In college I took a couple of weaving classes because I had enjoyed the little bit I’d done in high school. (The weaving instructor also happened to be a reference librarian. Funny how these things happen!) I worked with mostly wool because the college had lots and lots of cheap wool mill ends. But I also worked with shiny perle cotton, lustrous silk, big thick cotton roving, fine cotton warps, and a couple different styles of acrylic. I made scarves, a baby blanket, one big blanket, and rugs. Oh, I loved making rugs, banging the heck out of each shot of weft. I made at least one wool rug and one cotton rug. Great fun. I also made a big wool poncho kind of thing that didn’t work out well at all because I had made a small miscalculation. Still trying to figure out what to do with that thing. I keep thinking I’ll undo the weaving and use the lovely thick wool yarn for something else, but I haven’t gotten around to that yet.
As a graduation gift, my father built me a wonderful, big, heavy duty floor loom. This beast has a 45″ weaving width and can take a pounding if I do a project that really packs in the yarn. He also built a beautiful warping board for me to wind my warp yarn. When my husband and I bought our house, my parents were so very happy to finally get that loom out of their basement and set it up for me in my new space!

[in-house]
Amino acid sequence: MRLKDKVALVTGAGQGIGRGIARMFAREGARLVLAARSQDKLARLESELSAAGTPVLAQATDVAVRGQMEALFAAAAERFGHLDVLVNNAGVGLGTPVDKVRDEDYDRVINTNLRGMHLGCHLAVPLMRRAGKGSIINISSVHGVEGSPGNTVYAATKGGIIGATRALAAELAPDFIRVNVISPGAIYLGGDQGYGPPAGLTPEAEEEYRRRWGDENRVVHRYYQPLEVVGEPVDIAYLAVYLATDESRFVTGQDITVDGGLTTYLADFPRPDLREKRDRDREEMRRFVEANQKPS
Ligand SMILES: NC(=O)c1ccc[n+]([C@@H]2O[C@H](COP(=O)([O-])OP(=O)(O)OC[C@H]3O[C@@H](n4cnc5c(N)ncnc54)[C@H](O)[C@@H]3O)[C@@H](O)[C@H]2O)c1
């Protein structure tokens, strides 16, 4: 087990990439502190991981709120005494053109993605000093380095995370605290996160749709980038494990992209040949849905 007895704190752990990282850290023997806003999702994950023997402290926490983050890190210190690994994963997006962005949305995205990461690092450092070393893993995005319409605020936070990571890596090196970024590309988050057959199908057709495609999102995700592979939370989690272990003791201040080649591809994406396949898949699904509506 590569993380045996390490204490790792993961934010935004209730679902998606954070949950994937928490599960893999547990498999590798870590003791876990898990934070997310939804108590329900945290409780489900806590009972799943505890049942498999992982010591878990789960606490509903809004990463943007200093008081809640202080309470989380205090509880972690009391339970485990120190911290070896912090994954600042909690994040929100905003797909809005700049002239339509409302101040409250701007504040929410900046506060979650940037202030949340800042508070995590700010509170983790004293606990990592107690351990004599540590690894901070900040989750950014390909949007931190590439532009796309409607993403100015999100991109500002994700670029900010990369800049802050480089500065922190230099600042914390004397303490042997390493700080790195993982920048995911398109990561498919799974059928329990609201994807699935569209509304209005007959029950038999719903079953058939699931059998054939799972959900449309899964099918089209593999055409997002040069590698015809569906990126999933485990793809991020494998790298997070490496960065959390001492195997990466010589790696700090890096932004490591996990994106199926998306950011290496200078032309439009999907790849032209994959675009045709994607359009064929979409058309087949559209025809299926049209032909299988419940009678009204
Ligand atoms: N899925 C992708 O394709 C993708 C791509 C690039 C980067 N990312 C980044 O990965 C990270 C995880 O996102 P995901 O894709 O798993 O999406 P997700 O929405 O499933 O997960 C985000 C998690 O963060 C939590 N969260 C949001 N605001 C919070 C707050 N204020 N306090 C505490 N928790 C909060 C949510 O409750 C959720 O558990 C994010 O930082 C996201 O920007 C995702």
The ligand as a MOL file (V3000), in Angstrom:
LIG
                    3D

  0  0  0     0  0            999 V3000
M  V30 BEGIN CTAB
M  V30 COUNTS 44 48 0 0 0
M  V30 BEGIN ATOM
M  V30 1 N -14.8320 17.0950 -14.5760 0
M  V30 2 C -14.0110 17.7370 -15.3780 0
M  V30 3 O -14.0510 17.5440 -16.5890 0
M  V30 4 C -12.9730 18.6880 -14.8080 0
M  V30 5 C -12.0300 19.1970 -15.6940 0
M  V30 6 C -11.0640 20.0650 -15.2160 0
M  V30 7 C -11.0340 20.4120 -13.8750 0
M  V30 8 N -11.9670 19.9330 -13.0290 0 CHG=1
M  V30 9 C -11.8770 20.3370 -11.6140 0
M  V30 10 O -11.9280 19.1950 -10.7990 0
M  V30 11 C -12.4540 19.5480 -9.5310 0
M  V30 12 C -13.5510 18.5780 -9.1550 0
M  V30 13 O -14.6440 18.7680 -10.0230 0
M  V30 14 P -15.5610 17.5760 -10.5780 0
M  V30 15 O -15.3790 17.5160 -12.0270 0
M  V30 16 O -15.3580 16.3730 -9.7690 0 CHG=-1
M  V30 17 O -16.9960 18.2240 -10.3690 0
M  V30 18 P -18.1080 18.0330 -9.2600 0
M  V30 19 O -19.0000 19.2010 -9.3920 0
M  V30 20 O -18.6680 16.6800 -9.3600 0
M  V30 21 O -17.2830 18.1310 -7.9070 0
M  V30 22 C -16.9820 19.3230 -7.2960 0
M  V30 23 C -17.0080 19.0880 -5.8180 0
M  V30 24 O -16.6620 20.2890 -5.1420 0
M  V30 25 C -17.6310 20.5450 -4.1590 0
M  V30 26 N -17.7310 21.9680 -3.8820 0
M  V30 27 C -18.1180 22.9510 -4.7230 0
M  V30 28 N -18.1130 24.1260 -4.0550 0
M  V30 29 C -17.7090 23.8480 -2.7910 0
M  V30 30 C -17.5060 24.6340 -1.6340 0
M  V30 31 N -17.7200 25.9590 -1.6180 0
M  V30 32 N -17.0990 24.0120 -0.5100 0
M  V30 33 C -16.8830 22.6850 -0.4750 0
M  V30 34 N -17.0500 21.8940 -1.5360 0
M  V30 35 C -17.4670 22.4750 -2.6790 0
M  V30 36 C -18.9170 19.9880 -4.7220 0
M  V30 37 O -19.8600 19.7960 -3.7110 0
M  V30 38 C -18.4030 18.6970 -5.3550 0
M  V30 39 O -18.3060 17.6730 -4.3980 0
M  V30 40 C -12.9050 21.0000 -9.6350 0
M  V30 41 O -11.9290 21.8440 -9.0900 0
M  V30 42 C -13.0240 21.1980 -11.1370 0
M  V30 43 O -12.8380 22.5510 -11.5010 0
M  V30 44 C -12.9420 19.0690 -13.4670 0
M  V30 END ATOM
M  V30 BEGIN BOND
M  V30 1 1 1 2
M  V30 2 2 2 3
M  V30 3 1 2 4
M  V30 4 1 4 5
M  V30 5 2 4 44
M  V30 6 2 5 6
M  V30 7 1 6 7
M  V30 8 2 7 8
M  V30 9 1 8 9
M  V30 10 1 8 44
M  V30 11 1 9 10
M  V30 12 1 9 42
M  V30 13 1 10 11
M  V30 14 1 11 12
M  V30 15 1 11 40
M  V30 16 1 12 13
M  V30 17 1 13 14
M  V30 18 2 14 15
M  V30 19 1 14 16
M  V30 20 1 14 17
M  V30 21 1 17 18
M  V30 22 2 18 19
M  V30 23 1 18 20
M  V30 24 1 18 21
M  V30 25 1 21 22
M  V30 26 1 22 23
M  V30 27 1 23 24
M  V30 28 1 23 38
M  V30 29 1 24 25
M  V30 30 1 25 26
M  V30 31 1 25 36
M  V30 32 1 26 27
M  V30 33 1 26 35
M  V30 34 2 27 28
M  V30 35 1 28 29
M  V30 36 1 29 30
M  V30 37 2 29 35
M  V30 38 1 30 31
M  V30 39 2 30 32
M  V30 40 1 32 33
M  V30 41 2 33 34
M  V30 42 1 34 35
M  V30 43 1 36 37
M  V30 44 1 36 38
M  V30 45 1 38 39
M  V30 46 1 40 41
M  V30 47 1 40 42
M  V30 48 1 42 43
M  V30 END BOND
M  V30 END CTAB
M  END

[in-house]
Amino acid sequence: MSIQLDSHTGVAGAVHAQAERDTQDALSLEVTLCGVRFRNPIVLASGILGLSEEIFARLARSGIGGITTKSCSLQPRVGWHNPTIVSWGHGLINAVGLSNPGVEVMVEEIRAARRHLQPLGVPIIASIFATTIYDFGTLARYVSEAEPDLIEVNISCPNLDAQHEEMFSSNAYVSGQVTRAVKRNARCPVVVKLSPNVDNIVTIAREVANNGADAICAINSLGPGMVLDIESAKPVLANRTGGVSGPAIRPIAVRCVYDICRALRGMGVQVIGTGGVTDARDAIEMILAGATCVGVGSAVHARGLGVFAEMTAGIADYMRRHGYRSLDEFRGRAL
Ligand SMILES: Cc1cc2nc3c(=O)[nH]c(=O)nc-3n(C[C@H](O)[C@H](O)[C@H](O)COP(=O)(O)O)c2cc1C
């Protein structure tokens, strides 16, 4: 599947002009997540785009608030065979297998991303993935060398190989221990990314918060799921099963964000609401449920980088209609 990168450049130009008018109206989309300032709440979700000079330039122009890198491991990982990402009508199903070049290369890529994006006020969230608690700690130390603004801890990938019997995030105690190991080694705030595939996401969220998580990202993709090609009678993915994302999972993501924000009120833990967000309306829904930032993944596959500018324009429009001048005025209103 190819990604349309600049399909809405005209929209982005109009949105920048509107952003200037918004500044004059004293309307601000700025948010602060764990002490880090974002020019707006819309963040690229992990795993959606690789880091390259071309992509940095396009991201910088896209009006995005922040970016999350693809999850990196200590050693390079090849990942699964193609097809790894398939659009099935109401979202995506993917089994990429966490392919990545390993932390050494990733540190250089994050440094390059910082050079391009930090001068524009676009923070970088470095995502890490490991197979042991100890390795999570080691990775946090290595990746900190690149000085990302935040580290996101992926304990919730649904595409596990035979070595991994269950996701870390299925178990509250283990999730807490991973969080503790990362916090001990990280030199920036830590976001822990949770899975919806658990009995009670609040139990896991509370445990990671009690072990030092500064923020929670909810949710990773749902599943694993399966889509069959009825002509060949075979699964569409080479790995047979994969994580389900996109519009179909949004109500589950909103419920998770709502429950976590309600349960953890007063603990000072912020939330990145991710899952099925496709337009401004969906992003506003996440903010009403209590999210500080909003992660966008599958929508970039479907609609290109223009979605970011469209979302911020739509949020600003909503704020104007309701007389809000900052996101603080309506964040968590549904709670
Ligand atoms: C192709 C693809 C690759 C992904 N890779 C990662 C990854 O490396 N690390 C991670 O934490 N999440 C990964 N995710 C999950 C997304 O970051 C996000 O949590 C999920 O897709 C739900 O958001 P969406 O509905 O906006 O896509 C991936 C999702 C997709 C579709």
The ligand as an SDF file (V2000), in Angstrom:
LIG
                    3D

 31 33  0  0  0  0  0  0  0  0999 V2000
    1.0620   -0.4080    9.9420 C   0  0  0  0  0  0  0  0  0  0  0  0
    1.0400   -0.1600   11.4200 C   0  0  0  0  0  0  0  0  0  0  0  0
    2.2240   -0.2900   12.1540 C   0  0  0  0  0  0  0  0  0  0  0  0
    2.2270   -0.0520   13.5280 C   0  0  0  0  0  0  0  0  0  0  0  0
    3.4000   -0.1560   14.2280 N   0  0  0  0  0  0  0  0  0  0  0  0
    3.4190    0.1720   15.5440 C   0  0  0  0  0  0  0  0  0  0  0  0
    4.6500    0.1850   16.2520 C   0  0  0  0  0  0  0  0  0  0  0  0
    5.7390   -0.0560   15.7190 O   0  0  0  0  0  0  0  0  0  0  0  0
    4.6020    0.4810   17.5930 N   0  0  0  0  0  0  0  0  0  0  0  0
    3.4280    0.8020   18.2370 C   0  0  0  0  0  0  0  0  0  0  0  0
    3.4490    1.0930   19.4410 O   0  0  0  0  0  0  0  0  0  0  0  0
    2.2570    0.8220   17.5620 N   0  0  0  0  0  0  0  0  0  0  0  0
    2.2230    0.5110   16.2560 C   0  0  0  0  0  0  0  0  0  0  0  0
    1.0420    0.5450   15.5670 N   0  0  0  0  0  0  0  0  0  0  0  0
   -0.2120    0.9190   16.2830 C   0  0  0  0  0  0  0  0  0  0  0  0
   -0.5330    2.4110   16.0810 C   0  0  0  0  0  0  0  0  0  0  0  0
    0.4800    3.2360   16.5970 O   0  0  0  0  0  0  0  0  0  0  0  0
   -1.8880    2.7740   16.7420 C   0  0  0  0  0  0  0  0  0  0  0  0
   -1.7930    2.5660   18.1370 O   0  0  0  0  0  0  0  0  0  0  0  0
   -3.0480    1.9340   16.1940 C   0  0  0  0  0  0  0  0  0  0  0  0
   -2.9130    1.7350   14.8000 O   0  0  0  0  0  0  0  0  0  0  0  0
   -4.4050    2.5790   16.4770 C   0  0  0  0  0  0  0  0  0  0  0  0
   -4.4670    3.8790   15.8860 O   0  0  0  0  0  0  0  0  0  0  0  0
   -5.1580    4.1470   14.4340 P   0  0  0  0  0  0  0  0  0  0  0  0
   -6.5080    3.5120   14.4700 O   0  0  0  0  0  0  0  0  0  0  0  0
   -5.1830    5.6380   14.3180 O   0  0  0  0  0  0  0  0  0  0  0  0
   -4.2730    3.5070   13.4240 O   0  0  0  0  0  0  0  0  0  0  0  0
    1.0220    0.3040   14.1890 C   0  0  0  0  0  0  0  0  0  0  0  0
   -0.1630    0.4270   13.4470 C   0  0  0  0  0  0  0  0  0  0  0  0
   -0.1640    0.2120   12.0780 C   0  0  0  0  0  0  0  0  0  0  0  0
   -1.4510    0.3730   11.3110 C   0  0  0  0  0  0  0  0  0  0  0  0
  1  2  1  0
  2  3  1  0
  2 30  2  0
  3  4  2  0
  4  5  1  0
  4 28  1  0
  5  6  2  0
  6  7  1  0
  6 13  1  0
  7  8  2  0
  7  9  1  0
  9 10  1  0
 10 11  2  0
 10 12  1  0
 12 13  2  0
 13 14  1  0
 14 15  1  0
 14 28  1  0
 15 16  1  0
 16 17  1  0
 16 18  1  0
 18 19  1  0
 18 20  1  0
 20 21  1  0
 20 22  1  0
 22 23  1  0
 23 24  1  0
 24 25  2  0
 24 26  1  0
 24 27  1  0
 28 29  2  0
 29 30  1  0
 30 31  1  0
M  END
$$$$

Several years ago I bought a smaller table loom from eBay: it had seen better days, but it is still functional. It’s almost 24″ wide and it is much easier for me to set up than the big floor loom. I hadn’t tried anything more difficult than a houndstooth plain weave on it until recently.
Now I need to remove the dust, clean up my rusty skills, and start thinking about weaving again. The fiber guild I joined a year or two ago has a wide variety of fiber artists as members, so I fit right in. One of the things the group has started thinking about is trying to do a demonstration of sheep-to-shawl: shear the sheep, clean and spin the wool into yarn, and weave it into a wearable piece, all within a few hours. And that is what we are doing this weekend at the Carbon County Fair in Palmerton! I will be one of a few weavers so we will take turns weaving the scarf on a member’s floor loom. (The weavers agreed that, for this first attempt, as none of us are ‘expert’ weavers, we would tackle a 9-10″ wide scarf rather than a 22″ wide shawl.) My husband is our official photographer, so I hope to have some great photos to share afterward. 🙂 Cheers!